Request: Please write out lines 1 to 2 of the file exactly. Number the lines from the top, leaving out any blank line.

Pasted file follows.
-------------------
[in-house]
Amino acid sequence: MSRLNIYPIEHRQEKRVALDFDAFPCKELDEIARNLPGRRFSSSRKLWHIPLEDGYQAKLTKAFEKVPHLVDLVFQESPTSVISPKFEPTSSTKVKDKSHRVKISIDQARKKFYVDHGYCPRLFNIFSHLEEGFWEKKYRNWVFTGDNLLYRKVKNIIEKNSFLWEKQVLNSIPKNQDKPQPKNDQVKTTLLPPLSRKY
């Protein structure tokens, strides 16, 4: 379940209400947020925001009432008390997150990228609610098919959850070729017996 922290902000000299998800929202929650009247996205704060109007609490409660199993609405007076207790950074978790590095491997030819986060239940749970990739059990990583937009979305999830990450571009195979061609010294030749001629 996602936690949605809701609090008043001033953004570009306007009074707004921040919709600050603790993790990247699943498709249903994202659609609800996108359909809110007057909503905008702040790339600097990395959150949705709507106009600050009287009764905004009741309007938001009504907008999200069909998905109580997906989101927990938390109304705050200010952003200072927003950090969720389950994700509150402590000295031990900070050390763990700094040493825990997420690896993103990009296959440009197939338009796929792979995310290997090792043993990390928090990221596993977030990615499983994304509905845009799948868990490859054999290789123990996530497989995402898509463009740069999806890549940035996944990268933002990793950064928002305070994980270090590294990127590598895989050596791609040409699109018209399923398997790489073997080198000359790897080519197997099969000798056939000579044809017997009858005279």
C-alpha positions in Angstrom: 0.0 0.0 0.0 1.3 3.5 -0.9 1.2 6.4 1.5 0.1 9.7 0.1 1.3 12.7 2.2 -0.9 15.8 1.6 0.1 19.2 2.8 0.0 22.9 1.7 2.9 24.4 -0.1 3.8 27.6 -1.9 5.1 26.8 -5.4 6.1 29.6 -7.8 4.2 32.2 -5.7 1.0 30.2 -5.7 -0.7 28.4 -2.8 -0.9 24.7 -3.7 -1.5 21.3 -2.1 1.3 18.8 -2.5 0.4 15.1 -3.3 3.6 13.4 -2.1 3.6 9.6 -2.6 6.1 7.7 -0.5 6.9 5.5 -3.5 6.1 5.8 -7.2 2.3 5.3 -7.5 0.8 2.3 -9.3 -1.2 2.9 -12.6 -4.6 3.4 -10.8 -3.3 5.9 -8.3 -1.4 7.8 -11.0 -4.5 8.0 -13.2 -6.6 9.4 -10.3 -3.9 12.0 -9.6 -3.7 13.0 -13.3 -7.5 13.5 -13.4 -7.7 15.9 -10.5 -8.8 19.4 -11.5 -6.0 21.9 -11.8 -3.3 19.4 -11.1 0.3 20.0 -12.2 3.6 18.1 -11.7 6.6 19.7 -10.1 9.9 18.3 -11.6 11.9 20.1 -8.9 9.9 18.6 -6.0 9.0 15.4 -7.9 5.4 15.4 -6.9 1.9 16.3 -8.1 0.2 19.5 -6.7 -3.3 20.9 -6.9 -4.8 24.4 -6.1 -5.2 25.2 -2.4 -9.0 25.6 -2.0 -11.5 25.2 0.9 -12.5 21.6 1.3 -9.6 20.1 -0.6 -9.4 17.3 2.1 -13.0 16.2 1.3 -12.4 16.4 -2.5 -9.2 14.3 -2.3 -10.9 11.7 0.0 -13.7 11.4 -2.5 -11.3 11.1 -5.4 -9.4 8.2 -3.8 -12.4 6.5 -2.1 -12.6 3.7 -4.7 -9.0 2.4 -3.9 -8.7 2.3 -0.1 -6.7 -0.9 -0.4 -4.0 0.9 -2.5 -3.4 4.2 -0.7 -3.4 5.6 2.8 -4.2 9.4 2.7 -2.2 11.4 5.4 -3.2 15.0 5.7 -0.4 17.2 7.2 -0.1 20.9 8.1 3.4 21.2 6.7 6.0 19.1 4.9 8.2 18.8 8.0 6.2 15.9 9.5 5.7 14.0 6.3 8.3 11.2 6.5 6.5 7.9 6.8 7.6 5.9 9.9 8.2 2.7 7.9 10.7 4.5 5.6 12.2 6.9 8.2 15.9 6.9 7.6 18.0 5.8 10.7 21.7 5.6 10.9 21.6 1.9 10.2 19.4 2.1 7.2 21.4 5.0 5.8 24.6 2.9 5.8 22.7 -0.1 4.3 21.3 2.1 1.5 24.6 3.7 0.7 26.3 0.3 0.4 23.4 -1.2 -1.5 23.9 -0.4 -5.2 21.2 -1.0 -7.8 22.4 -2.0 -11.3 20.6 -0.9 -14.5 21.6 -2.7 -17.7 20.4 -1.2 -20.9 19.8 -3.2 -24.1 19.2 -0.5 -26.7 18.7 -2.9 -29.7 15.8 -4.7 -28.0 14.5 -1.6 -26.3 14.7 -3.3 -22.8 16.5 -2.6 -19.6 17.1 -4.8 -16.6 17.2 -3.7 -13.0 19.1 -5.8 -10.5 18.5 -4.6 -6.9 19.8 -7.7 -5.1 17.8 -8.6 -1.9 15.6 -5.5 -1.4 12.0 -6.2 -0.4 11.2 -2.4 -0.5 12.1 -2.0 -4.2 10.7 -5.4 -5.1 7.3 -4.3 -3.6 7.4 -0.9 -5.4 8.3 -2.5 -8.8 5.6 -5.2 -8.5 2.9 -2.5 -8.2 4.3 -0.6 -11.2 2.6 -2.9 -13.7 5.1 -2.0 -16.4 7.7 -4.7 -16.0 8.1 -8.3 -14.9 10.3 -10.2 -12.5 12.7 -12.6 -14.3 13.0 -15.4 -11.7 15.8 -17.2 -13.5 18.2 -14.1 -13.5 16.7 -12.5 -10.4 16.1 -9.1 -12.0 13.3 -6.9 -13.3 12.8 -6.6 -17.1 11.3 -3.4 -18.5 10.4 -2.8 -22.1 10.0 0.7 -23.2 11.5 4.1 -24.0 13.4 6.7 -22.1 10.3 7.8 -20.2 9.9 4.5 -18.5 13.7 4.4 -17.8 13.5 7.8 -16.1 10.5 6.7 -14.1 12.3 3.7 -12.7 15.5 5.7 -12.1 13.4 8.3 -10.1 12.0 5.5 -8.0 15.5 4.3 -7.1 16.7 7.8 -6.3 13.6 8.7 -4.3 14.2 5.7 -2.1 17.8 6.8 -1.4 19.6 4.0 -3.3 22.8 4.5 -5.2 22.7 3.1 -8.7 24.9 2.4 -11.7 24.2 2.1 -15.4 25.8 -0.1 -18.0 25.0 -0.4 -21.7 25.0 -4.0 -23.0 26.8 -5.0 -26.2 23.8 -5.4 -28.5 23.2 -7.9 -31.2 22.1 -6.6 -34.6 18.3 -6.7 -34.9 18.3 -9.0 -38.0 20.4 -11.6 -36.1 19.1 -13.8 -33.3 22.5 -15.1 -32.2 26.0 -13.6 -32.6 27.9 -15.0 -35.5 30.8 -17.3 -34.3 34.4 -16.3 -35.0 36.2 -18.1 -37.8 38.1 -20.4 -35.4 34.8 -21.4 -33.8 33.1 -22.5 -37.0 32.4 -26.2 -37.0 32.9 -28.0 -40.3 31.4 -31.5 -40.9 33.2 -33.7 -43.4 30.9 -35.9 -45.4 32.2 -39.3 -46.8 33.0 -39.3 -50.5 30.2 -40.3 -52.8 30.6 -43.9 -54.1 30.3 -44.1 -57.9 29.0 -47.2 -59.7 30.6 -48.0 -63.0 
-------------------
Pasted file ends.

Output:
[in-house]
Amino acid sequence: MSRLNIYPIEHRQEKRVALDFDAFPCKELDEIARNLPGRRFSSSRKLWHIPLEDGYQAKLTKAFEKVPHLVDLVFQESPTSVISPKFEPTSSTKVKDKSHRVKISIDQARKKFYVDHGYCPRLFNIFSHLEEGFWEKKYRNWVFTGDNLLYRKVKNIIEKNSFLWEKQVLNSIPKNQDKPQPKNDQVKTTLLPPLSRKY